- L’Autre du même: emprunts et répétitions dans le ‘Roman de Perceforest’ par Noémie Chardonnens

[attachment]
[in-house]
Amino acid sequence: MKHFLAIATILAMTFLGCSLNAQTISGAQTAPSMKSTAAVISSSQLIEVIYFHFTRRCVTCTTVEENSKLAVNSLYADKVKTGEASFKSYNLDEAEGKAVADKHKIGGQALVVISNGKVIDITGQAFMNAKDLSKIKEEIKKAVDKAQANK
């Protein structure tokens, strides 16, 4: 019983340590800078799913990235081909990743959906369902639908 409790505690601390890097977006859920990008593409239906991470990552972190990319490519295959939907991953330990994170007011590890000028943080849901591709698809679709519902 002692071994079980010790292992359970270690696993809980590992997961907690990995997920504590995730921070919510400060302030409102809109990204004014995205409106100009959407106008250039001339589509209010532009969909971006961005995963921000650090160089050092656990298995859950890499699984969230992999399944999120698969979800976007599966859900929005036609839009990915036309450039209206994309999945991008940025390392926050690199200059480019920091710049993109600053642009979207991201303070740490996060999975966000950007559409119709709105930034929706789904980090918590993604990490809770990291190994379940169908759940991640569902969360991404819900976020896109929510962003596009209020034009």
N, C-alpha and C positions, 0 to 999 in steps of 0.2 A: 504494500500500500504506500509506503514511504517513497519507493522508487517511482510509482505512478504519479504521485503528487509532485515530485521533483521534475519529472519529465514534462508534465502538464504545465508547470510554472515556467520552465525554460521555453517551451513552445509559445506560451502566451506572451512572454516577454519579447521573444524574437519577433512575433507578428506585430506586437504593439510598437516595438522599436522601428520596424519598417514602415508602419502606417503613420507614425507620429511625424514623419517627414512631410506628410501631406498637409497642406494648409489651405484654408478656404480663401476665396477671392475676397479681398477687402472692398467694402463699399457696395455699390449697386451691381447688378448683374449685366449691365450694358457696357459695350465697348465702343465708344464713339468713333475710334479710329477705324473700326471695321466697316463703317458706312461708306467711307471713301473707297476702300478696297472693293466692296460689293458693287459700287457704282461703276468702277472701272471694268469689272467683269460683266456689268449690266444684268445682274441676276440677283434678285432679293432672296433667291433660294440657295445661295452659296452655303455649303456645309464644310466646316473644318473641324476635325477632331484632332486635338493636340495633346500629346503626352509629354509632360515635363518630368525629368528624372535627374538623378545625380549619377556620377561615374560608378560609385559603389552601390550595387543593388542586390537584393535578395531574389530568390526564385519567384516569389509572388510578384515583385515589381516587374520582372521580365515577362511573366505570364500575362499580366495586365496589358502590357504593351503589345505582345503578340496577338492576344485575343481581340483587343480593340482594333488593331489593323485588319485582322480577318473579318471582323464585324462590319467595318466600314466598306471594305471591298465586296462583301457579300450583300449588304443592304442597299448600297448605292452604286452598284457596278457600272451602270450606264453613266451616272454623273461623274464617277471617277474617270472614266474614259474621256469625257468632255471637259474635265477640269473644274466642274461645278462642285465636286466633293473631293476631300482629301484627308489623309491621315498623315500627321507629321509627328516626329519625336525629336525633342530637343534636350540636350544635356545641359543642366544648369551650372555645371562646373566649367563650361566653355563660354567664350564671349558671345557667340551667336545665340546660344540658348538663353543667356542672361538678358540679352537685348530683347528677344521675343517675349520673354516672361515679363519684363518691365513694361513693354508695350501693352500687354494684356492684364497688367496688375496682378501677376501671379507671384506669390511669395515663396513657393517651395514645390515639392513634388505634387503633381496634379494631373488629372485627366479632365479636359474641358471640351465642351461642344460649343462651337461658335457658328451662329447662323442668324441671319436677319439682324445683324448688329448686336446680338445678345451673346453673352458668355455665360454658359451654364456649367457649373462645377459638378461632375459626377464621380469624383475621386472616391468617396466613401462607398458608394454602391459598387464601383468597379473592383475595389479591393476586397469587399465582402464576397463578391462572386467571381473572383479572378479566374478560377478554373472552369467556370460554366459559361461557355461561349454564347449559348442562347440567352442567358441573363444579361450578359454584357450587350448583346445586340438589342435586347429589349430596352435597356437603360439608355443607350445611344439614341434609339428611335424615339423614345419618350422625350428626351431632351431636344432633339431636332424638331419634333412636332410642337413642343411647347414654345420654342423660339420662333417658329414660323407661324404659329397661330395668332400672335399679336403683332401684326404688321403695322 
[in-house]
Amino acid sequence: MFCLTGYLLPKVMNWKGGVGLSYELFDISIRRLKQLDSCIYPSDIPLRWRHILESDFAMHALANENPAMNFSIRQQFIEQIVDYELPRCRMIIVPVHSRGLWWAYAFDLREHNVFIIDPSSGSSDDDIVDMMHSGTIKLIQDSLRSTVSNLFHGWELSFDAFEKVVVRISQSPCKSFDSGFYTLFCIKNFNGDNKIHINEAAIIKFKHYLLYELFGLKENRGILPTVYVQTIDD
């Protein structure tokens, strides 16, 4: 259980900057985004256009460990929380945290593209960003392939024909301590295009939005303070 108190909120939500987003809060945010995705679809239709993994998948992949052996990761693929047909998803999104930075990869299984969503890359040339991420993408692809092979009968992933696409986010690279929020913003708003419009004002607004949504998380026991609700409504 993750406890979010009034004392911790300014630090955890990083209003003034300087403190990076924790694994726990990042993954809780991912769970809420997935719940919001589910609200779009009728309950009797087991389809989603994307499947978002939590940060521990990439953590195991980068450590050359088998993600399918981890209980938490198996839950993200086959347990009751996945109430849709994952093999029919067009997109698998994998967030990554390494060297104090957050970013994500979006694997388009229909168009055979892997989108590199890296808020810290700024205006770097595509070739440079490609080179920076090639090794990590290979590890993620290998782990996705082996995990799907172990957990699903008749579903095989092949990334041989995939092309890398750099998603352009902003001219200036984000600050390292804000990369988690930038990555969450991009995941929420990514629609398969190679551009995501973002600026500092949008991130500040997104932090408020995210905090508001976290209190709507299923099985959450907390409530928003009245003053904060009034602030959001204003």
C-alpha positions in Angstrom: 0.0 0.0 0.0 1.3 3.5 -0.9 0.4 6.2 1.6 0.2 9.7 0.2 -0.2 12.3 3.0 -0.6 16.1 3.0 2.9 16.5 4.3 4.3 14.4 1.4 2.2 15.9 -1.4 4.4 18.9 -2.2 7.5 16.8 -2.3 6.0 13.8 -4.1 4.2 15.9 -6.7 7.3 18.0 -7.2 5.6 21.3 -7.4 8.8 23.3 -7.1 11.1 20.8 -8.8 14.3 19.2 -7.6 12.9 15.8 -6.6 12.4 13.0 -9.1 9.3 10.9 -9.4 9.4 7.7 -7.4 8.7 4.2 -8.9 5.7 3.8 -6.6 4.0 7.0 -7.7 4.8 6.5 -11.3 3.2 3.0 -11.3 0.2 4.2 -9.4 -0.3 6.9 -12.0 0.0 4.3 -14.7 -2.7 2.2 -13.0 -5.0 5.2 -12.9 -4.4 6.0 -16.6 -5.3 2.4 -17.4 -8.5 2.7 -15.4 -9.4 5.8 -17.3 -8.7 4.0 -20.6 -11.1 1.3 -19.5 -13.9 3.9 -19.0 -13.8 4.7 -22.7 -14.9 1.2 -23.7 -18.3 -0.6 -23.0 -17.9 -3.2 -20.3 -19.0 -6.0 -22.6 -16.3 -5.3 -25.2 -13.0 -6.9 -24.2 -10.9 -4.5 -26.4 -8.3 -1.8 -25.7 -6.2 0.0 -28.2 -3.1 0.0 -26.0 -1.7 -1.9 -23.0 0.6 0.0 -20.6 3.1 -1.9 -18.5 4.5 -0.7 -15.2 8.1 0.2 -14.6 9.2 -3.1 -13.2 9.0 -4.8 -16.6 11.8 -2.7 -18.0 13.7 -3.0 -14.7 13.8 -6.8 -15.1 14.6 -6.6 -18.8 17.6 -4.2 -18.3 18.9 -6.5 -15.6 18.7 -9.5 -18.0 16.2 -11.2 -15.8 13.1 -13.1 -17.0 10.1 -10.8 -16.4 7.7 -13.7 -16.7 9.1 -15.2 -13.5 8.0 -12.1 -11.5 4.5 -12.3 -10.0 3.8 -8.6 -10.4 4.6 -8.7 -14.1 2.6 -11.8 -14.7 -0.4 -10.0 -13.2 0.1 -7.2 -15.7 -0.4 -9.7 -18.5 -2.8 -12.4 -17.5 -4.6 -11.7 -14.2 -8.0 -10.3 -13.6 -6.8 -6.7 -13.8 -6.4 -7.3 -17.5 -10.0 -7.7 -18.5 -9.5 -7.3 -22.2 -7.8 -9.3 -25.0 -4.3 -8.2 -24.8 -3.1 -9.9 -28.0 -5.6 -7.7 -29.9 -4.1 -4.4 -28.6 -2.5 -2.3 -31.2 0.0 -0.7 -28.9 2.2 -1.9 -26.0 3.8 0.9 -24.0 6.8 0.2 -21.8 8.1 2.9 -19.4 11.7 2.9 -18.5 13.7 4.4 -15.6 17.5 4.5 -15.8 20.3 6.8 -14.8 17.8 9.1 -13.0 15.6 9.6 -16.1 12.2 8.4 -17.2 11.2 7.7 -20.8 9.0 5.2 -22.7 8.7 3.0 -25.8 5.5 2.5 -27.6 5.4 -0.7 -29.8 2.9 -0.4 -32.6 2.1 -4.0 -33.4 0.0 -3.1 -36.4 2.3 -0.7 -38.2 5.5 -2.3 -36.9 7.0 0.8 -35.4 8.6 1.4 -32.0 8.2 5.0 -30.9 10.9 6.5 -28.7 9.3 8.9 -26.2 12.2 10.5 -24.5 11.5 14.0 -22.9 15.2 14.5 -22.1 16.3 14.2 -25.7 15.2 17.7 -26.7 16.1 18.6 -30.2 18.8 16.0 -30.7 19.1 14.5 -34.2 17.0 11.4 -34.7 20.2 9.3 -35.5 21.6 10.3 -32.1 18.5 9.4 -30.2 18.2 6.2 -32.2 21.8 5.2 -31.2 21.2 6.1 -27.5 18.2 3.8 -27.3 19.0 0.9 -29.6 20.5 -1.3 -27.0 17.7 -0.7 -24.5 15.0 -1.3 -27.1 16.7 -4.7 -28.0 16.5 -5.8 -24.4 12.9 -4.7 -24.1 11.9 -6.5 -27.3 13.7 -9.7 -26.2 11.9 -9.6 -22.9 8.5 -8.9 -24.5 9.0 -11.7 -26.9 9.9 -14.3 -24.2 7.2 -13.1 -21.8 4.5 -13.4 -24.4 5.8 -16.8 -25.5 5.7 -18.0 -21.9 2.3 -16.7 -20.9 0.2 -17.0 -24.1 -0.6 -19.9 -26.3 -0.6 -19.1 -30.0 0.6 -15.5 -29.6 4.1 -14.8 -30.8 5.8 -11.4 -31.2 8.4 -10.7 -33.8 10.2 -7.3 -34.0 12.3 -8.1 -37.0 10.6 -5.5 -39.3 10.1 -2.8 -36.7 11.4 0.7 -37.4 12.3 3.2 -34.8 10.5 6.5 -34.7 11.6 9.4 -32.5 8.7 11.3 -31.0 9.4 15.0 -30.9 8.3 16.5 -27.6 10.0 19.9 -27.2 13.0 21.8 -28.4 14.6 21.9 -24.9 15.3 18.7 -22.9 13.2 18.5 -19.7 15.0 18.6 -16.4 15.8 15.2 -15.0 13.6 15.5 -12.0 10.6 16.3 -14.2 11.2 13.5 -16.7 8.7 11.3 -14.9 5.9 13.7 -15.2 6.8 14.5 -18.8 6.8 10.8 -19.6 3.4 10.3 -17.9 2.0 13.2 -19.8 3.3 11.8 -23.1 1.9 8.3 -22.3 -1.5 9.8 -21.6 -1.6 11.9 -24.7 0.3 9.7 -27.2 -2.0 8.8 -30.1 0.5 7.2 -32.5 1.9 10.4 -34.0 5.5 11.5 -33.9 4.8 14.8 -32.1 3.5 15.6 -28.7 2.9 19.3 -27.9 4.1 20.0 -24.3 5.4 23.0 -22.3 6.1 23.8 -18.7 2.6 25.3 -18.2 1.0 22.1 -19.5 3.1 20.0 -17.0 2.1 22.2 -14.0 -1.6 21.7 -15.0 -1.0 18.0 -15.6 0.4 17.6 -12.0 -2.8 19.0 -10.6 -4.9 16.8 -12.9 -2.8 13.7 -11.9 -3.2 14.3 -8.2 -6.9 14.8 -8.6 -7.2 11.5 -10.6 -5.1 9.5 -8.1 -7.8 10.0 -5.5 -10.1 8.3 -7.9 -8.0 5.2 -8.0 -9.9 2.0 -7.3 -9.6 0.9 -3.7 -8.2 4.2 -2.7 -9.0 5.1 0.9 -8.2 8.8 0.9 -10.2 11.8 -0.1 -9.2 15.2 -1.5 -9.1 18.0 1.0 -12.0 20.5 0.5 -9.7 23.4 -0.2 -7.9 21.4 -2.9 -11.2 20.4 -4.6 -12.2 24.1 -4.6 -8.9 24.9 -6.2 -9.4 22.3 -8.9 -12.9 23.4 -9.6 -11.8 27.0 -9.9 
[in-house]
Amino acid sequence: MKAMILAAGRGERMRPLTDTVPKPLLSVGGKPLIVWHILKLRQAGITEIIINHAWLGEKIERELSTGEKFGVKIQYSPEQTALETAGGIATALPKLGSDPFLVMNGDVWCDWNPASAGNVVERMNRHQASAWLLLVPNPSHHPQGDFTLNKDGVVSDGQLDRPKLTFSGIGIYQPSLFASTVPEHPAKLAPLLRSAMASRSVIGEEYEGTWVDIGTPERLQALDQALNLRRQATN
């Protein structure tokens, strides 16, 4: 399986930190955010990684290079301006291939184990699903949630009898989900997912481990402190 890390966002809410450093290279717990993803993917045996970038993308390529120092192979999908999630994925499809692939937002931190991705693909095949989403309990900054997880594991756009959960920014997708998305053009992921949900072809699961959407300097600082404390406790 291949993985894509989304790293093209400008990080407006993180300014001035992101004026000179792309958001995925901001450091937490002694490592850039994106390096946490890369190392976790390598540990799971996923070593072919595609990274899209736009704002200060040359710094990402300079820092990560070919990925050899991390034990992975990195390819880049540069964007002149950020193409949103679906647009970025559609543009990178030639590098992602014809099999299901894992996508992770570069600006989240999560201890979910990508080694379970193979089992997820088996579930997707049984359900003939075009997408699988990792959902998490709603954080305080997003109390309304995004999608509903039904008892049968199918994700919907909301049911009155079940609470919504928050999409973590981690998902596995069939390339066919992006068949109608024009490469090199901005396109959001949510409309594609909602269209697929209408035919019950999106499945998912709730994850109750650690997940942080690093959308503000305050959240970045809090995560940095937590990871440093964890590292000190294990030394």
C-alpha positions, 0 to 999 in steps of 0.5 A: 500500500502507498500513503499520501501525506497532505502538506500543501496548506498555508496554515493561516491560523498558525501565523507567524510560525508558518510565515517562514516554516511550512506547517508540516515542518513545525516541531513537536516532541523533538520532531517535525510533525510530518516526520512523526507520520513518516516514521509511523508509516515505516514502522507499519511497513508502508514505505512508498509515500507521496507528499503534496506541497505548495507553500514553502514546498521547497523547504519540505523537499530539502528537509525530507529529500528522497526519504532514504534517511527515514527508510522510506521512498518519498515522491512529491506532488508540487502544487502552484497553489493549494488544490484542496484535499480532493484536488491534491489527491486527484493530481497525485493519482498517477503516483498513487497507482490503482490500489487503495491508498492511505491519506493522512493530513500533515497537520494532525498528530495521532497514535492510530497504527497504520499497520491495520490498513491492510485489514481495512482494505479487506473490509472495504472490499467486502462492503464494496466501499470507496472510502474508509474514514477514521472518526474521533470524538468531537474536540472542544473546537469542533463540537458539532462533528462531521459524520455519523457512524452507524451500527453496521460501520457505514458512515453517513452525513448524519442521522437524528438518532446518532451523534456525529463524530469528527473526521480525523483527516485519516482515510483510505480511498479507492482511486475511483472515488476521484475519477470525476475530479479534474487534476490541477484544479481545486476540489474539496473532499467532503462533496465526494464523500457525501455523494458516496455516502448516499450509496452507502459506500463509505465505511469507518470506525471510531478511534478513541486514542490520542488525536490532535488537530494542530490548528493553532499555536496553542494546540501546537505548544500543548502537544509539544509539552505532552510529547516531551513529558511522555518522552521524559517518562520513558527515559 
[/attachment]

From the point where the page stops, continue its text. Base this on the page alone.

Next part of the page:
This meticulously researched study of the late medieval Roman de Perceforest comes as a welcome addition to a growing body of scholarship on a fascinating romance. Noémie Chardonnens examines Perceforest’s use of intertextuality and intratextuality: its borrowing [End Page 582] of themes and passages from other texts, as well as the internal repetitions that structure its narrative—the points at which the text ‘borrows’ from itself. Chardonnens’s choice of subject is well suited to Perceforest’s encyclopaedic aesthetic. Perceforest is, as the author points out, the longest surviving medieval text in any language, a romance that undertakes to connect the Trojan War to King Arthur, referencing a dizzying array of sources, and incorporating historical figures from Alexander the Great to Joseph of Arimathea. Chardonnens displays an intimate knowledge of the text and its many intertexts, and her study provides an invaluable road map to the romance. In a useful general Introduction, Chardonnens reviews what is known of the romance: its composition, date, sources, and the current state of the scholarship. She then defines the four basic types of intertextuality that will structure her study: partial cryptic borrowing, partial similar borrowing, complete literal borrowing, and complete transformed (détourné) borrowing. In subsequent chapters, she examines each of these types in turn, beginning with Perceforest’s sometimes cryptic references to other romance traditions—often no more than a familiar name encountered in an unfamiliar place—and culminating with the romance’s sometimes extensive reworkings of its sources. These last often constitute sequences of many hundreds of pages, as when Perceforest incorporates a significantly changed retelling of the assassination of Julius Caesar. Through a painstaking and voluminous accumulation of evidence, Chardonnens demonstrates that, although the romance does include many pages of simply plagiarized text—notably, large passages of Geoffrey of Monmouth at its beginning and the Évangile de Nicodème at its end—Perceforest is far more than a collage of stolen sources. Rather, it is a work that aspires to ‘self-sufficiency’ (p. 500), radically transforming the salient moments of an entire tradition of history and romance and making of them a massive whole. In the last third of her study, Chardonnens turns her attention to the points at which the romance borrows from itself, whether through series of similar episodes such as tournaments, repetitions of the same event as seen through the eyes of different characters, or retellings of the same occurrence in different forms (prose, verse, ekphrastic description). It is here that she is best able to give a sense of the romance’s aesthetic, as conveyed through the sheer complexity of its intertwined, repeating subplots. The book concludes with a useful glossary of technical terms, and a bibliography whose completeness makes it an excellent resource for Perceforest scholars. Chardonnens demonstrates that she is one of the few scholars to be familiar with Perceforest in its totality. It is to be hoped that her work will pave the way for many future studies of this unique and important romance.